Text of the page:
Okay, so actually it was influenza and a cure would have been swell. Monday, late afternoon, while sitting in my shitty, windowless office, my back started to really hurt and I felt feverish. Also, I had been crying at really stupid stuff, which happens when I start running a temperature. The last time I had the flu, I started crying because I became convinced that I had a leg infection, they would have to amputate my leg, and no one could ever love someone with a stump. Yeah. What do you want? I was delirious!
So I was out of work for two days. I wish I could say it was all fun and games, but the first day was mostly spent sleeping, whining to Abbott about how much my back hurt, and feeling massively guilty about missing work. On the second day, my Battlestar Galactica DVD came from Netflix, and that's when life drastically improved.
Back in the day when Kate had cable, she would watch the new shows and tell me what was worth watching. Thanks to Kate, I watched West Wing and Buffy the Vampire Slayer, two favorites from my college years. Kate no longer has cable, but does have a Netflix subscription, and she probably watches more TV now than she did when she had cable. Anyway, thanks to Netflix, Kate has started watching some of the shows that I recommended. But it's a two way street and I knew I couldn't keep getting her to watch my stuff if I didn't watch some of her's.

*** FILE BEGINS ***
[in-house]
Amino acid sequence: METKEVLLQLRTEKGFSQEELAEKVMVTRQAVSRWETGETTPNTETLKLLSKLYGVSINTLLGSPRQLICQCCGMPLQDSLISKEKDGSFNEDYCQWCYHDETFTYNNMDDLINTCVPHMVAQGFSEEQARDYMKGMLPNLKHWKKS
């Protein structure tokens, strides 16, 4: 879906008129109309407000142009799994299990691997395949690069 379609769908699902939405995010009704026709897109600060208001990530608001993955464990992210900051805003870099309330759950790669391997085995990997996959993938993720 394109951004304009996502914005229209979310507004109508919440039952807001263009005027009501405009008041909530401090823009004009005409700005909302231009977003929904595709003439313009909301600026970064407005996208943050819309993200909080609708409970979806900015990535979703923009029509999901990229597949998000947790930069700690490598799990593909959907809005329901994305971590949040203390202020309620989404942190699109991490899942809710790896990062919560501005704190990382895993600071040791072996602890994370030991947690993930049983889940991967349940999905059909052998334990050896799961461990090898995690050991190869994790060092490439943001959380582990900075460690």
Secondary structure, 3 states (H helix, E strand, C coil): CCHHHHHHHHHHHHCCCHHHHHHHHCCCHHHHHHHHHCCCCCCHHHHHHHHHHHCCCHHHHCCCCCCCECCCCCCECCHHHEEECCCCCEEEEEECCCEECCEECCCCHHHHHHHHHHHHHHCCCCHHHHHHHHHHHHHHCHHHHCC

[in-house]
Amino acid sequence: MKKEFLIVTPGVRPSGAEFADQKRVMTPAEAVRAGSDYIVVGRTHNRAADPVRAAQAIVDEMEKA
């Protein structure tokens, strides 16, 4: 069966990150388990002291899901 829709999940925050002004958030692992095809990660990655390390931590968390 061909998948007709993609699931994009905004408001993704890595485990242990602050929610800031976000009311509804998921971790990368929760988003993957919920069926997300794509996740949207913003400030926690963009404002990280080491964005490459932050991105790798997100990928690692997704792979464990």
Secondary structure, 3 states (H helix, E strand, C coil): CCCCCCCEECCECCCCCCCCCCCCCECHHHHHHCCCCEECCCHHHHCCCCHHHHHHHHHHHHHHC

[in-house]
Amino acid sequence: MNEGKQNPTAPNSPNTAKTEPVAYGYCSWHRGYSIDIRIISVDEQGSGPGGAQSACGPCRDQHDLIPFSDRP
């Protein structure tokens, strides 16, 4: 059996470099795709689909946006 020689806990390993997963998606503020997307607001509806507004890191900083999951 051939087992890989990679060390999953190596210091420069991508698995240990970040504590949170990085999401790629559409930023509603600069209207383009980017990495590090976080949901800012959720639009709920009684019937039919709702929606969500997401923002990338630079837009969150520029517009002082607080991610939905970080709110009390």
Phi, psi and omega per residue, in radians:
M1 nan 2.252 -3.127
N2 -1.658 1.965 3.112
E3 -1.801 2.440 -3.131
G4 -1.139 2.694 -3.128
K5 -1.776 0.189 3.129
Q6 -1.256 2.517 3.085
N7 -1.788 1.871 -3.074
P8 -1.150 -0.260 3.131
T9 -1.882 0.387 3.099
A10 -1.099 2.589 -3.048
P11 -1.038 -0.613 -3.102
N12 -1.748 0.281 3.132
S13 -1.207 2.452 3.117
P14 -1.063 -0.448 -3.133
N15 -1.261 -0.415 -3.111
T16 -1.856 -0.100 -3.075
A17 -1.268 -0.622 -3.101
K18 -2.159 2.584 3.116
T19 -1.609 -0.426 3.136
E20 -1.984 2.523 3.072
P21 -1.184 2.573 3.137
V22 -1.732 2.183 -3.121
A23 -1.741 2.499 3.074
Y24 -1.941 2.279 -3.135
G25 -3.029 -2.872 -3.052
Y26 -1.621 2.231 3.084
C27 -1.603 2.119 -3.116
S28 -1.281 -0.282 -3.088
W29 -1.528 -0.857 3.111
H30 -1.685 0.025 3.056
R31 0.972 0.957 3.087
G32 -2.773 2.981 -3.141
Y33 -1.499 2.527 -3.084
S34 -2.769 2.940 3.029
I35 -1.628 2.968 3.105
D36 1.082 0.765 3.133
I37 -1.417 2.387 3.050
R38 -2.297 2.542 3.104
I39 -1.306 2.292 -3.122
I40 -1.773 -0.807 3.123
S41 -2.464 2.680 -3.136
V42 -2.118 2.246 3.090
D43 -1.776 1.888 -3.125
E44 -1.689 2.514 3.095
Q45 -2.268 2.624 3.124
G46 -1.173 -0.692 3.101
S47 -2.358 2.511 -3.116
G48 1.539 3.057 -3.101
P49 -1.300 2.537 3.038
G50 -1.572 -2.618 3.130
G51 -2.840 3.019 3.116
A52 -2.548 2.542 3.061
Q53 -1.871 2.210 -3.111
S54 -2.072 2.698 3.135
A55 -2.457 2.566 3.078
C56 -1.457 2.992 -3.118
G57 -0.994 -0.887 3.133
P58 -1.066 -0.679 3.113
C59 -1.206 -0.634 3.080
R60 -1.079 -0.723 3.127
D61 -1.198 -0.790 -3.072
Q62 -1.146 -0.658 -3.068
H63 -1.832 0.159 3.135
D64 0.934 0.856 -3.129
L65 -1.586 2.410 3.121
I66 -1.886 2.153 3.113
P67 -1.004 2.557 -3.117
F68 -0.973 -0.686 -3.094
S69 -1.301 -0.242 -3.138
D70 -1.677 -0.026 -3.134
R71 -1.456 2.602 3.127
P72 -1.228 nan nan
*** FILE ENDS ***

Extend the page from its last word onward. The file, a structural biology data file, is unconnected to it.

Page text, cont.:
She had been pushing BSG (the new version, for the record, not the 1978 version) for awhile, but finally piqued my interest when she said, "Bart loves it and you know he hates sci-fi!" It's true. I hadn't really trusted Kate on BSG because she's also a Star Trek fan and I hate that shit. She assured me that it wasn't a normal science fiction show - sure it took place in outer space and there were robots and stuff, but really, it was more political, religious and social commentary with some really exciting espionage and good character development.
The premise - in some distant galaxy, there are the 12 colonies of man. (The number 12 is very important on the show, and yes, it is most certainly related to the bible). Man creates these robots with artificial intelligence called the Cylons (they look like giant toasters with legs). So at this point, very sci-fi and very Isaac Asimov. One day the Cylons rise against their masters, and there's bloody war, until an armistice is declared. The Cylons go off to find their own home and no one on the colonies sees or hears from them for over 40 years. Then one day they return, launch a massive attack on the colonies and pretty much kill all but 50,000 people, who escape into space. The Cylons, fyi, still look like toasters, but they also have managed to make models that look just like humans. And they have an eeeeevil and diabolical plan for the humans who escaped. It's all very exciting.
Unfortunately, the show starts with a miniseries, which Kate had told me, and I had forgotten. But I hadn't ordered to miniseries. I ordered the start of the regular series. So I was pretty confused. Regardless, the show is a good time. As the New Yorker review stated: "But what interests people who normally don’t care about science fiction is how timely and resonant the show is, bringing into play religion and religious fanaticism, global politics, terrorism, and questions about what it means to be human."
As for my love hangover, it's all for Captain Lee "Apollo" Adama. He's dreamy and he defends democracy!